Masked gunmen abducted an American missionary in southern Nigeria, her church’s website and Nigerian authorities said Tuesday.
“Early this morning we received a report that Rev. Phyllis Sortor, our missionary in Nigeria, was abducted from the Hope Academy compound in Emiworo, Kogi state, Nigeria by several persons," the Free Methodist Church website said, calling for prayers for her safe return.
The abduction late Monday was confirmed by Kogi state police spokesman Sola Collins Adebayo, the Agence France-Presse news service reported.
The motive of the kidnapping wasn’t known, but Nigeria has seen dozens of kidnappings of expatriates by criminal groups for ransom, as well as abductions of Westerners by Islamist militant groups, including Boko Haram.
Boko Haram is normally active mainly in northern Nigeria, although it has carried out attacks in Abuja and central Nigeria.
“We are calling on the U.S. church to join together in prayer for Phyllis’ safety and speedy release,” Bishop David Kendall said in a church statement. He said the State Department and FBI were working with local authorities to trace Sortor and free her.
Few personal details about Sortor were provided, though the website of the Seattle Pacific University in Seattle identified her as an alumna.
According to the church website, Sortor developed a close affinity with the Fulani people -- semi-nomadic herdsmen -- and had helped open schools for their children. In a recent newsletter, she reported her joy at the opening of a new school in Enugu in southeastern Nigeria.
“We have worked long and hard on this school, and are so thrilled that yesterday, January 19th, 2015, we were able to open our doors for the first time! We began with 82 children, 58 of whom are Muslim, Fulani kids from one nearby camp!” Sortor wrote in a January newsletter.
“The Fulani parents are wonderfully cooperative -- sending food and water with their kids, organizing a Parent-Teacher Association -- giving us Fulani security guards for the school! We have six teachers altogether; a tutor-chaplain, bursar, driver and ‘mother’s helper.’ All are wonderful Christian people who I know, with God’s help, will make this school great!” she wrote.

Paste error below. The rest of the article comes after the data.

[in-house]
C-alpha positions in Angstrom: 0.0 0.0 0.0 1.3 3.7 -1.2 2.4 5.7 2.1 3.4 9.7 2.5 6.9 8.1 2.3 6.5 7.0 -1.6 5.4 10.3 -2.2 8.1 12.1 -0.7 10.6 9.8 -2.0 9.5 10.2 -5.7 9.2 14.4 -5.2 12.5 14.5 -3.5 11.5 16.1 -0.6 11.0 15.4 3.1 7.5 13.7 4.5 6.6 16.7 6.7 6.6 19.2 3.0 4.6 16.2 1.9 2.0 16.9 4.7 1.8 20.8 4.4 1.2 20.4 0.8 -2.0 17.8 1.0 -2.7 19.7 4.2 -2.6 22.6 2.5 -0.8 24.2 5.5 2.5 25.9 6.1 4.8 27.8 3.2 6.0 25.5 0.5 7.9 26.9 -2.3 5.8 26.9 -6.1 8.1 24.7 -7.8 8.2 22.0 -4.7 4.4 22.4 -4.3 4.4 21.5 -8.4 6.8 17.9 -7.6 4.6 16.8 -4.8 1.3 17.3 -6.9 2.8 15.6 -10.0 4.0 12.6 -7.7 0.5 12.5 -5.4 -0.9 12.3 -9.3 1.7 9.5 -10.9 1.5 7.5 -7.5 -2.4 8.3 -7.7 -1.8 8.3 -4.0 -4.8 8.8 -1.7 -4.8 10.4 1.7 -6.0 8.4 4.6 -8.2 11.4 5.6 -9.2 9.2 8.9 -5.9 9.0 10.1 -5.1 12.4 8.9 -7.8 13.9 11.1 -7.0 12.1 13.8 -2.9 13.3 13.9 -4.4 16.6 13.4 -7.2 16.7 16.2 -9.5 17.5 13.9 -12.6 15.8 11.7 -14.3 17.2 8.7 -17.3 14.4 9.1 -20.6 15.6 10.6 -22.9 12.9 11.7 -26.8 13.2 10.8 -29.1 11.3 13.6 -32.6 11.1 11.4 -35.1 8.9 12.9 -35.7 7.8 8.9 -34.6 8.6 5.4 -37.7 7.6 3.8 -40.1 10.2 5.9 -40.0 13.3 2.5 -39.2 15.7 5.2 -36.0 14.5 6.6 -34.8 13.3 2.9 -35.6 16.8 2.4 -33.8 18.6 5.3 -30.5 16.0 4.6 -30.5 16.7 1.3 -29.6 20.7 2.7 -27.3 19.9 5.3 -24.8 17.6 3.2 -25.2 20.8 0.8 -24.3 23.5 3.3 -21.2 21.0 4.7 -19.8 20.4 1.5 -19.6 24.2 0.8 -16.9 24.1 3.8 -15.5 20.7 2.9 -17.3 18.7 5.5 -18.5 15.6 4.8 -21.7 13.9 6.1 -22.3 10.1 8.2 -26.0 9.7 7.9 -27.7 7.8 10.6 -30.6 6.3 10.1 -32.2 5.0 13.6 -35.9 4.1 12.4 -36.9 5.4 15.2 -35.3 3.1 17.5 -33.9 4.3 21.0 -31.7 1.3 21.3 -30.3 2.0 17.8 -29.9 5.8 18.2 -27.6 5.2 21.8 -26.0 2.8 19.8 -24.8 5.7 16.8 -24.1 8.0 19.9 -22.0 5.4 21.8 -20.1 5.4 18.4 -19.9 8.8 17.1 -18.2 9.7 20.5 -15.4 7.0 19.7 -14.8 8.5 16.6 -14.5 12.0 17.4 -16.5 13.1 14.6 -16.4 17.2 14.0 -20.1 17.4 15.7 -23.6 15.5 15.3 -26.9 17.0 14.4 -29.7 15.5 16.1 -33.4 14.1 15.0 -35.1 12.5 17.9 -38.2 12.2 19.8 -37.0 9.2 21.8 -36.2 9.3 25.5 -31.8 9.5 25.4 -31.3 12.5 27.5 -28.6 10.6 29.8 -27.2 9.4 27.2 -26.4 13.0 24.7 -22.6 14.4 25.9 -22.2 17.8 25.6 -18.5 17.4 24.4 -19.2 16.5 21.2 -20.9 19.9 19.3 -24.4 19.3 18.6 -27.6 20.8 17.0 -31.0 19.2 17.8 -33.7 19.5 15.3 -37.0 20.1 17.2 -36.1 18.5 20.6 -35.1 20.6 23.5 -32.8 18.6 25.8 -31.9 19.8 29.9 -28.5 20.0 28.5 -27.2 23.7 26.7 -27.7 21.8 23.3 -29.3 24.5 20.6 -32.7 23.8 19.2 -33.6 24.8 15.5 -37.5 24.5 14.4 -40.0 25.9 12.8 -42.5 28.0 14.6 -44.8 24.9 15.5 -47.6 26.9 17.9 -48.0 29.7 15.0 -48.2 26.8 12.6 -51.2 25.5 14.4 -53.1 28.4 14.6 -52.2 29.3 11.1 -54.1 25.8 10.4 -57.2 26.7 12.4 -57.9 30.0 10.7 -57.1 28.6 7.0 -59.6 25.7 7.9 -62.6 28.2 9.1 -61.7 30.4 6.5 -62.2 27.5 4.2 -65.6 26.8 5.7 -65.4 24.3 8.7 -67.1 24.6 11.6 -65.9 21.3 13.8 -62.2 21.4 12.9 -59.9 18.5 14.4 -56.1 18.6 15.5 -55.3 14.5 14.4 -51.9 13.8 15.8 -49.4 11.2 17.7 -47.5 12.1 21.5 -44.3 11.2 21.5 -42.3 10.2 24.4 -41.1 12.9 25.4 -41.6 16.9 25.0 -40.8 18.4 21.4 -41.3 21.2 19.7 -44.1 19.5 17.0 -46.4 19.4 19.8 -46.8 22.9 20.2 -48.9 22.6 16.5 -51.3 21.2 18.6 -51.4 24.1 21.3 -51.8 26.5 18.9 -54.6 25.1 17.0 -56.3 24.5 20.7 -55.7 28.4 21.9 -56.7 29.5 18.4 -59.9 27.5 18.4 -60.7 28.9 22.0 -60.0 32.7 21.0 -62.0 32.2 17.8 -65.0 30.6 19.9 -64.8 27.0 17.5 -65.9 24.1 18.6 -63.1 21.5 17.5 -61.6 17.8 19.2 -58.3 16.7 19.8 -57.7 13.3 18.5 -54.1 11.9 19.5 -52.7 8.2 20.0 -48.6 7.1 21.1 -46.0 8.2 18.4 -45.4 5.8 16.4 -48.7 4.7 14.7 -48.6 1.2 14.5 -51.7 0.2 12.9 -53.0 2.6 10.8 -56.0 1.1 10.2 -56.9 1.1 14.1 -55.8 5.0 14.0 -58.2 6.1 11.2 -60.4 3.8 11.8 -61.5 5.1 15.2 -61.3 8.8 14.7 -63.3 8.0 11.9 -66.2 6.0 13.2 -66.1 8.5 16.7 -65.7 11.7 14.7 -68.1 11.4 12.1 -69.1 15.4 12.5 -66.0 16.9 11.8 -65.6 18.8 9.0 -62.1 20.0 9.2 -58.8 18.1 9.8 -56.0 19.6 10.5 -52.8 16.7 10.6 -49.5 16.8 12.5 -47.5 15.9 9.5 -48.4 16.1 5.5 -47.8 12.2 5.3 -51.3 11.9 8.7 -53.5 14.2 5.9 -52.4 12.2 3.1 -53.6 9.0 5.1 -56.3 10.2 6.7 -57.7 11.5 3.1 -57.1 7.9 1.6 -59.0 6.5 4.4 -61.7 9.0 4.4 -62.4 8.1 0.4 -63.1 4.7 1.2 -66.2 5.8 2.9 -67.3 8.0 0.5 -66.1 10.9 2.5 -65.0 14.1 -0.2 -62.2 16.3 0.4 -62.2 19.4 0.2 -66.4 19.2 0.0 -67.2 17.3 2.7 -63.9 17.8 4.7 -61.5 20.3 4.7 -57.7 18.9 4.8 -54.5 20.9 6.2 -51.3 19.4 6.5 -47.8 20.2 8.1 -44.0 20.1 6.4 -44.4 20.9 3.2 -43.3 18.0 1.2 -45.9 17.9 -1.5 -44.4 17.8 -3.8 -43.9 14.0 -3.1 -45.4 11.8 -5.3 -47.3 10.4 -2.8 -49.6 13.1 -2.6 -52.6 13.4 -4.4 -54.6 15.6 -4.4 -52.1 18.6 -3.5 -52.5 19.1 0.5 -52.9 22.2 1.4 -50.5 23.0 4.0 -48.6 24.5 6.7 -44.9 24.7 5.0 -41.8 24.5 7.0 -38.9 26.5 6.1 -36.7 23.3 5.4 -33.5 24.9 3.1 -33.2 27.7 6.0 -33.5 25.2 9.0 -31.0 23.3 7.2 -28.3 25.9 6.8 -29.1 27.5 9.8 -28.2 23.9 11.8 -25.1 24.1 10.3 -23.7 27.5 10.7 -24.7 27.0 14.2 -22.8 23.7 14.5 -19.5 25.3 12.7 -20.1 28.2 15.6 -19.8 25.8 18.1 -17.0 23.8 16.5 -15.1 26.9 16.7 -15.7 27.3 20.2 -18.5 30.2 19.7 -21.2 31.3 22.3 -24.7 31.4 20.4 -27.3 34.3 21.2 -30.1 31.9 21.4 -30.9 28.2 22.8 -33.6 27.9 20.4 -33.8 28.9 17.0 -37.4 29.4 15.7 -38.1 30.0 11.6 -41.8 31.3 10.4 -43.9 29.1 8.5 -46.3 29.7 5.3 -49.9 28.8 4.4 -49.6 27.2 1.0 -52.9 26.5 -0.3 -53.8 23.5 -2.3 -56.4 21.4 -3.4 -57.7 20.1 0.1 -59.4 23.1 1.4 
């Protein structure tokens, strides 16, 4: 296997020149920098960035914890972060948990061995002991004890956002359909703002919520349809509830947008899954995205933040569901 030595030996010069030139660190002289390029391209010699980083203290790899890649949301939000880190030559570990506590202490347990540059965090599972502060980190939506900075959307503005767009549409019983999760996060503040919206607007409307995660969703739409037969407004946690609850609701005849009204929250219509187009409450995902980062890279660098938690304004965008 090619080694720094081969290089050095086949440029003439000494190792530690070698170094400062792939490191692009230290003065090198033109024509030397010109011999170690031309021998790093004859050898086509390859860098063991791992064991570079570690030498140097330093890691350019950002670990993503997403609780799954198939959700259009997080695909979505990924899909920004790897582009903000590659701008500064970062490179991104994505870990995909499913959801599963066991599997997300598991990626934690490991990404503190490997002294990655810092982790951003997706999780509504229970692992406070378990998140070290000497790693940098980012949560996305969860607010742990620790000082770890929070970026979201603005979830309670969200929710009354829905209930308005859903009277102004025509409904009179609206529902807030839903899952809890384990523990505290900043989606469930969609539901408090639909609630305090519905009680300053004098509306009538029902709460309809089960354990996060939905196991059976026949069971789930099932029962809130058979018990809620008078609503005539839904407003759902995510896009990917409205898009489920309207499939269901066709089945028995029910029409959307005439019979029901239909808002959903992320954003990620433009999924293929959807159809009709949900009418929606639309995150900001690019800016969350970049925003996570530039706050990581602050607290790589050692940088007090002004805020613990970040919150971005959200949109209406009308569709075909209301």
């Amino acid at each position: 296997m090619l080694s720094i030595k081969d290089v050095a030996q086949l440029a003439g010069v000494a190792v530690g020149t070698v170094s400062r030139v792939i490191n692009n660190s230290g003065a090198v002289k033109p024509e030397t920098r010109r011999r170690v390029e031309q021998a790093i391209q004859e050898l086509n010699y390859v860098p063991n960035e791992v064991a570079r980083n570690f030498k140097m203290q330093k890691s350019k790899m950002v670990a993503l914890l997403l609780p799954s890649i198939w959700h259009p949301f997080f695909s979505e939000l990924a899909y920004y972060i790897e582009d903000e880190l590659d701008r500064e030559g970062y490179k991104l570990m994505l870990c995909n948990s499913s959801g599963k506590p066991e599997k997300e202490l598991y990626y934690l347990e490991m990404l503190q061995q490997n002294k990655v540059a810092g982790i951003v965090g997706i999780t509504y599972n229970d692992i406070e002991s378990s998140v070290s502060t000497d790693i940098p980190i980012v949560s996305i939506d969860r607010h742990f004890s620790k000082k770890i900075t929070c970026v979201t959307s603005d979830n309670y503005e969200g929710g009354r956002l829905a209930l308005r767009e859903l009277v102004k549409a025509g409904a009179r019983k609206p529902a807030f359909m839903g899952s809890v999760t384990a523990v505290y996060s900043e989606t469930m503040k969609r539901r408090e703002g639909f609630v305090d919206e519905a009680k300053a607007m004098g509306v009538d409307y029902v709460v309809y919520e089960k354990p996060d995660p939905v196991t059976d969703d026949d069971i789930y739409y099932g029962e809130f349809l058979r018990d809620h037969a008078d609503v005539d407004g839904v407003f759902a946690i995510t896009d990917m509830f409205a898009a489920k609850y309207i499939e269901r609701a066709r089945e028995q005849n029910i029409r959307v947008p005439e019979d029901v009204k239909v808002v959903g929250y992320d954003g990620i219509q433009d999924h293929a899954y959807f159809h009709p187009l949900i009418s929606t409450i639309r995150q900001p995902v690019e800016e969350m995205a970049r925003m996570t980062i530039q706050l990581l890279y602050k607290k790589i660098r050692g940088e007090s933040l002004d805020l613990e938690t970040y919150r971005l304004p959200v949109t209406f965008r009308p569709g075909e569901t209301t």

When reached by phone Tuesday, a representative for the Free Methodist Church in Seattle declined to comment, saying church officials were conferring with Sortor’s family. The family could not be immediately reached for comment.
At a prayer service at Seattle Pacific University on Monday night, stepson Richard Sortor told KING5-TV that the news was “surreal, just surreal, I can’t believe this.” He said, “She believes in God, she’s doing God’s work.”
In a testimonial video uploaded to the Internet about five years ago, Phyllis Sortor said she had been a missionary for the Free Methodist Church for – at that time – about 10 years. Sortor spoke of the aid she received from Christian and Muslim friends in Nigeria after the recent death of her husband, Jim, of heart failure after suffering some kind of viral infection.
From her ordeal, Sortor said she learned that 2 Corinthians 9:8 was her “life verse”: “God is able to bless you abundantly, so that in all things at all times, having all that you need, you will abound in every good work.”
“When we’re going through something tough, God is there, supplying all that we need,” Sortor said, adding, “I just pray that God will use this terrible thing that happened with Jim to somehow make a further connection with our Muslim friends so that they can really see the love of God and come to accept him as their savior. I miss Jim terribly, but I trust God and I thank God because God has once again proven himself to me and I know that nothing that can happen to me in my future will ever defeat me with God by my side.”
Brenda Young, lead pastor at Cornerstone Free Methodist Church in Akron, Ohio, and director of the Clear Blue Global Water Project, who has helped Sortor with clean-water projects, said Sortor would frequently solicit help through emails with titles like “it’s me again,” “it’s the pest again,” “did you cringe when you saw my name?”
“She’s fearless in asking for what she needs to help people,” Young said. “We tried to move heaven and earth to get her money for whatever project she needed.”
Young called Sortor “one of the most compassionate, hard-driving, let’s-get-it-done women I know.... Nothing is about her. She’s really a giving person.”
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Dixon reported from Johannesburg and Pearce from Los Angeles.